In all, the Tower S-Class keeps pace with its more expensive counterparts quite easily. Increasing the maximum pressure of the board or using a more rigid paddle would also help to increase the overall speed and efficiency of these paddle boards, including the S-Class.
Maneuverability and Tracking
Maneuverability is a common strong point among Tower’s iSUPs. The S-Class is no different with very easy turning and steering. Similarly, it also struggles more in its straight-line tracking and requires more steering input to stay on course.
The S-Classes’ tapered shape and single surf-style fin help make it very nimble on the water. The board is very easy to turn with basic sweep strokes (paddling in an arc from nose to tail) and steers readily as you are paddling. In our maneuverability stress test the S-Class needed just 5 forward sweep strokes to turn in a full circle from a stand still. Turning with a reverse sweep (from tail to nose) was likewise extremely fast needing just over 3.5 strokes on average.
While the S-Class makes turning incredibly easy, it does make paddling in a straight line a little more challenging. In our tracking test we paddle toward a target taking 10 strokes on a single side then measure the difference between our new course and original target with a compass. In those 10 paddle strokes, the Tower S-Class deviated an average of 22°. This is slightly better than the Tower Yachtsman and Mermaid, though not by much. We typically see all-around iSUPs of this length stay on course a little bit better (usually closer to 15°) but tracking is greatly impacted by the number, size, and shape of the fins on the board.
The Tower S-Class has two, small, fixed side fins and a single 9” removable center fin. The small side fins are primarily aesthetic and are too small to provide any real impact on the maneuverability and tracking performance of the board. The 9” center fin does all of the heavy lifting in this area of board performance. The included fin is a “dolphin” or “surf” shape fin that has a wide base to help with tracking, but a narrow tip that allows the board to spin and turn more easily.
The hook-and-pin fin box system is fairly unique and not commonly found on other SUPs. The fin is pulled into the fin box from the front, then pressed down and attached with a small plastic pin. The pin presses into place and expands for installation, but has no method of releasing the pressure for removal, so you just have to pull it back through the fin box. I do worry about the overall longevity of this style of locking mechanism, however the larger issue with this system is its compatibility and available fin options. Because this is a fairly unique style of fin, the only reliable source I’ve found for replacement fins is from Tower directly. This means that you are less likely to be able to find a replacement locally or borrow a fin if you leave yours at home or lose it entirely, especially since the board does not include a storage bag. Tower does make a 4.5” version for shallow water paddling, but those are your only two options for compatible fins.
Warranty and Customer Support
Tower Paddle Boards warranties the S-Class All Around iSUP for just 1 year and offers no explicit warranty on any of their accessories. There is a 30-day return window for new/unused boards (less shipping fees). If you have any questions, you can contact Tower via telephone, email, by appointment at their California retail shop, and through social media.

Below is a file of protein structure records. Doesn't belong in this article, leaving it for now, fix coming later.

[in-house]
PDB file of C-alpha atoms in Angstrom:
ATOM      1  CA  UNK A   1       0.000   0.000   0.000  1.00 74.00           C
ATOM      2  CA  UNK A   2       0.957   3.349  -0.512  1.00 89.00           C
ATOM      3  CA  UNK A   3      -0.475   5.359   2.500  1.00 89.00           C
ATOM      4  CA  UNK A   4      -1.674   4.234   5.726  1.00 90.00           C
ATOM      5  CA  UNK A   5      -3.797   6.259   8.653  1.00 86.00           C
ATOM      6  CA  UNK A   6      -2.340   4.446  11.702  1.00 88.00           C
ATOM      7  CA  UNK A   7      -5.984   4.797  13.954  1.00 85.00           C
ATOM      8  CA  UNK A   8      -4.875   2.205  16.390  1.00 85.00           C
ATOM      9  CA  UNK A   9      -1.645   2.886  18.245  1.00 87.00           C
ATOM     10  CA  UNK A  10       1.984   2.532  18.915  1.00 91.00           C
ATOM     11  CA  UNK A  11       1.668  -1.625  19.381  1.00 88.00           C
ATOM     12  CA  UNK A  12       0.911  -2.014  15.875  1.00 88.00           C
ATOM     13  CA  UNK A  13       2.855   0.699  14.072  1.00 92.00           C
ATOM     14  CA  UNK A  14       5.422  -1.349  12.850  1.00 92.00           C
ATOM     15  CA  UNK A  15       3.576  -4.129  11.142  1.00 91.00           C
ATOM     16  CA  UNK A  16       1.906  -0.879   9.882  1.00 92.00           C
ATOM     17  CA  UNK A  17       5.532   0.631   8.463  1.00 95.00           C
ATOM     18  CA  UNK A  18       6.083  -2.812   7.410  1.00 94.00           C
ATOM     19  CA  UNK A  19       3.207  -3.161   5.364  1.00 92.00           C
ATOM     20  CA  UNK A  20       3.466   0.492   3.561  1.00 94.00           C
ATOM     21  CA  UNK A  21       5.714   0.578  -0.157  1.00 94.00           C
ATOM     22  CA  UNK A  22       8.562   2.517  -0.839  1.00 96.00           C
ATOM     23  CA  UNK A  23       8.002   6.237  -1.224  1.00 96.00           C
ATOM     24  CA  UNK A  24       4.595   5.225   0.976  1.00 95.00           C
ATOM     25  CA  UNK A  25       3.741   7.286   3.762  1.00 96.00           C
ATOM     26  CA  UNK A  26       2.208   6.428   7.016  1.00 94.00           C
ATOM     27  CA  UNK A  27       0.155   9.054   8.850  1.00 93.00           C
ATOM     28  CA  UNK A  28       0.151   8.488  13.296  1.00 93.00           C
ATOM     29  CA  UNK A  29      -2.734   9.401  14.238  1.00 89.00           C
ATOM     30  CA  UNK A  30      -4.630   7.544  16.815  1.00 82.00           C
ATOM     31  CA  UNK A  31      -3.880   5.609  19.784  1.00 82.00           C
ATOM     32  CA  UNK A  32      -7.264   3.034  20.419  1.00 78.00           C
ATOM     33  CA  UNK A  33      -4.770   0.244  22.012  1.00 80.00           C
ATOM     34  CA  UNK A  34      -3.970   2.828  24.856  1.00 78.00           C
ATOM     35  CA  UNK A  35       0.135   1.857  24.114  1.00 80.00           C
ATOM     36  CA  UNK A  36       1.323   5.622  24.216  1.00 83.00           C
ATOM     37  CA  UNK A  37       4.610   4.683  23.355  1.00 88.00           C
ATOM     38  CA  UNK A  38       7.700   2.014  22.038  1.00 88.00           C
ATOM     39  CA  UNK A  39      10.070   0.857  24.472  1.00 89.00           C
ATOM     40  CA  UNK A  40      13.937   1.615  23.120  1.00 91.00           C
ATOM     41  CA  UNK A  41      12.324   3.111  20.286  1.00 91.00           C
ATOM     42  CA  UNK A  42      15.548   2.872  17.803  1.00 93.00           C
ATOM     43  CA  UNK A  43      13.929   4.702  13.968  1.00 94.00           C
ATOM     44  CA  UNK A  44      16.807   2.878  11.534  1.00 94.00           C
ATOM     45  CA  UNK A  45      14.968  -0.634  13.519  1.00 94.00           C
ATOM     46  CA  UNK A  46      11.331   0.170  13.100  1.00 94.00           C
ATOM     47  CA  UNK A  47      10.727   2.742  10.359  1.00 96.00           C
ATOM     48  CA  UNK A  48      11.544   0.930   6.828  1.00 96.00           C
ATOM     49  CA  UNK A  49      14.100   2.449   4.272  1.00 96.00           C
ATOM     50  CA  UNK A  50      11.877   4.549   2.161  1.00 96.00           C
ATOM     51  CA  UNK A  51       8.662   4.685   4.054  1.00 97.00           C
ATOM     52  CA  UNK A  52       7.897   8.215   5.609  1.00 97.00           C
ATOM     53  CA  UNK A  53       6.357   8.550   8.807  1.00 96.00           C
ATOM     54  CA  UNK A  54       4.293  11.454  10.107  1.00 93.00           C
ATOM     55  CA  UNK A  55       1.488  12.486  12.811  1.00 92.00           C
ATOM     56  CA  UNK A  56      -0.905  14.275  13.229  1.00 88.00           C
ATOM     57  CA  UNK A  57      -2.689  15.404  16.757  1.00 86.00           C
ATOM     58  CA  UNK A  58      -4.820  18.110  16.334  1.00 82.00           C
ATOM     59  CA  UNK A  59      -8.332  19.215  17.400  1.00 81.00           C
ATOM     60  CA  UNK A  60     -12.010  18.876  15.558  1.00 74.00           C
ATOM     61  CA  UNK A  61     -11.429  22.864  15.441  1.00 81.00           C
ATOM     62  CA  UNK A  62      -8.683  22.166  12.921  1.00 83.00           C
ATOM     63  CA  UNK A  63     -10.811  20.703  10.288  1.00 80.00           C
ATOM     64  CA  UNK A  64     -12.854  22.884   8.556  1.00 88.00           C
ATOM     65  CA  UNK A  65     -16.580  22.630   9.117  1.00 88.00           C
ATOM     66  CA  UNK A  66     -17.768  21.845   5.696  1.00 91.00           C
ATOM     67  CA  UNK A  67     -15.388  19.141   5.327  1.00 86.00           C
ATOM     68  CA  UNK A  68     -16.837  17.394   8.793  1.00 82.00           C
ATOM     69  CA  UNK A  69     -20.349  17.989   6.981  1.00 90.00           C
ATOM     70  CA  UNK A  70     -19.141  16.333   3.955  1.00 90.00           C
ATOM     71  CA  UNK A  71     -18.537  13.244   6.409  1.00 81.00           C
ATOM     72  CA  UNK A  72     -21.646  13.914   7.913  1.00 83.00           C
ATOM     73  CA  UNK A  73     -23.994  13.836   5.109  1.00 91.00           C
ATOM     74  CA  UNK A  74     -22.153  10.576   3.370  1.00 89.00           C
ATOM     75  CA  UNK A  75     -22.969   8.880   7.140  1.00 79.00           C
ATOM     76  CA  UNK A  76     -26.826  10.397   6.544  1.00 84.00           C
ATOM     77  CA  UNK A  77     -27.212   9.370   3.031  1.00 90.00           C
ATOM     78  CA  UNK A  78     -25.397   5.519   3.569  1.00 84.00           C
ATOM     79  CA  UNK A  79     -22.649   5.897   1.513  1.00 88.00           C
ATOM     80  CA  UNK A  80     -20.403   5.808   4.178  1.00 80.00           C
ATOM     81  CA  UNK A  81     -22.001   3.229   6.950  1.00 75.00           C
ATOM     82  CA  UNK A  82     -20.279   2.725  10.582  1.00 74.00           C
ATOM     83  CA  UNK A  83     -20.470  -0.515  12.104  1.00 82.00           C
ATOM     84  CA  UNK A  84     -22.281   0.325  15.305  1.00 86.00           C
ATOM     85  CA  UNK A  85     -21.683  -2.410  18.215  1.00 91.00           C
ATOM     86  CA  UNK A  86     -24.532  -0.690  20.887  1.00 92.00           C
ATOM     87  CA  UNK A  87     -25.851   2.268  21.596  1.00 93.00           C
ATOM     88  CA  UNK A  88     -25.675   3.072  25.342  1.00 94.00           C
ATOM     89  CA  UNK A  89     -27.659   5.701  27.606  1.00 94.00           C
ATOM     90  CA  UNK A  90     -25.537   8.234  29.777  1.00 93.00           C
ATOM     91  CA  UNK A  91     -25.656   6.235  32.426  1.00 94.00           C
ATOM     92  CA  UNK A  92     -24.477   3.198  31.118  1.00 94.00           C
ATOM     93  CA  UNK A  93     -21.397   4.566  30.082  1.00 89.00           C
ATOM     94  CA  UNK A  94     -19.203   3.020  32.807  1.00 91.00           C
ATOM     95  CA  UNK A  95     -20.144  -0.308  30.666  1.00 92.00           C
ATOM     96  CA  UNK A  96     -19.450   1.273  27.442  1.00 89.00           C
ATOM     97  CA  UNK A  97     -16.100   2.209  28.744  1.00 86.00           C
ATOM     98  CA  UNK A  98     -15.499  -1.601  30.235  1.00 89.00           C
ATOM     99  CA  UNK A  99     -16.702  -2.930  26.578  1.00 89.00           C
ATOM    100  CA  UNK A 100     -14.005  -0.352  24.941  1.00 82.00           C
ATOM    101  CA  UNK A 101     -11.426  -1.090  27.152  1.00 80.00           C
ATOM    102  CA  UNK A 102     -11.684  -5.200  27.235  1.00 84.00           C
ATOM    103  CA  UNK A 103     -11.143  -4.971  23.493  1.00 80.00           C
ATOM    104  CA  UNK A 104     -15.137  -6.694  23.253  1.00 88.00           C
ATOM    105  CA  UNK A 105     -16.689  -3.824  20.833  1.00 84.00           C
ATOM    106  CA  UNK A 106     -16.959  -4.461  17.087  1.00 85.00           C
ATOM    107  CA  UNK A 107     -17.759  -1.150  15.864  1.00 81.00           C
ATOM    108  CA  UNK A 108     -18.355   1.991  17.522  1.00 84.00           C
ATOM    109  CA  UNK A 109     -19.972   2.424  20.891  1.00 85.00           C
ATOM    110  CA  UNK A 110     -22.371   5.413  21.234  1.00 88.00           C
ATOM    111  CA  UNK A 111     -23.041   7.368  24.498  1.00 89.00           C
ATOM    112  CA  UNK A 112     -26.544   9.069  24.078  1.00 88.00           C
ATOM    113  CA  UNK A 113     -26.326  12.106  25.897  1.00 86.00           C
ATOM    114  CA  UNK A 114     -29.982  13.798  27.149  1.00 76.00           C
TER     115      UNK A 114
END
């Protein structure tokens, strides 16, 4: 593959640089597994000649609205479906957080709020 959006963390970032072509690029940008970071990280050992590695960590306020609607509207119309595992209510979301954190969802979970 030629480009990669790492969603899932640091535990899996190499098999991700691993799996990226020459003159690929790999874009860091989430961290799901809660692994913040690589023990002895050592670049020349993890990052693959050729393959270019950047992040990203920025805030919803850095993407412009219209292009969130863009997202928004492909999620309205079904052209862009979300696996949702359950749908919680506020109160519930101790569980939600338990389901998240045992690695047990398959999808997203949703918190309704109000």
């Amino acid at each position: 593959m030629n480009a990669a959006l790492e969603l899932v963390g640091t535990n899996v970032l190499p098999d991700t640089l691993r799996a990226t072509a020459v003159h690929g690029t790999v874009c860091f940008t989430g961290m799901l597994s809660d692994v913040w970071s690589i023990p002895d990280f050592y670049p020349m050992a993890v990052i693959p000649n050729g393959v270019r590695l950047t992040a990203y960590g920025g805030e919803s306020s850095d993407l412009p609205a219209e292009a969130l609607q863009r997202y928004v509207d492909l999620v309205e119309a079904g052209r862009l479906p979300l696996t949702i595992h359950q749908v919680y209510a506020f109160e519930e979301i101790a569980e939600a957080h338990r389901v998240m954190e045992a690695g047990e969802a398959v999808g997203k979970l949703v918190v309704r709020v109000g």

Overall Impressions/Review Summary
The Tower S-Class has been my favorite of Tower’s paddle boards to review for one very, very good reason. The S-Class performs almost identically to the Premium Series iSUPs in on-water performance and rigidity testing, and in most of the on-water performance testing with their Elite Series Xtreme all-around board, but it does so at a fraction of the price. All three categories include the exact same accessory kit – and lack the exact same pieces. But where that feels to be incredibly mis-matched with the far more expensive Premium and Elite Series, it’s far more appropriate for the price range of the S-Class all around. Overall the Tower S-Class is the best value all-around paddle board option currently available from Tower.
Tower S-Class All Around iSUP FAQ
What is the difference between the Tower Starter and Premium Series iSUPs?
The Tower S-Class uses a lighter weight, thinner machine-laminated double layer construction whereas the Premium Series iSUPs use a heavier, thicker, hand-glued double-layer construction. The S-Class performs nearly identically to the Premium Series all-around boards in our rigidity and on-water performance testing.
Is the Tower S-Class All Around iSUP good for beginners?
The S-Class offers beginner paddlers a maneuverable all-around board that is comfortably stable in calm conditions at an approachable price point. However beginner paddlers who will regularly be in less-than-ideal conditions (swell, surf, lots of boat wake), may struggle with the S-Class’s stability.
How long does it take to inflate the Tower S-Class iSUP?
- It takes around 8-10 minutes to inflate the Tower S-Class iSUP to the
- recommended 12 PSI using the included hand pump.
Can I use the Tower S-Class iSUP with a kayak seat?
No, the Tower S-Class is not compatible with kayak seat accessories.
Can I paddle with kids or pets on the Tower S-Class All Around iSUP?
You can paddle with small kids or pets on the S-Class iSUP, but you’ll need to be mindful of the 275 lbs weight limit and the change in stability as you adjust your position to accommodate a passenger.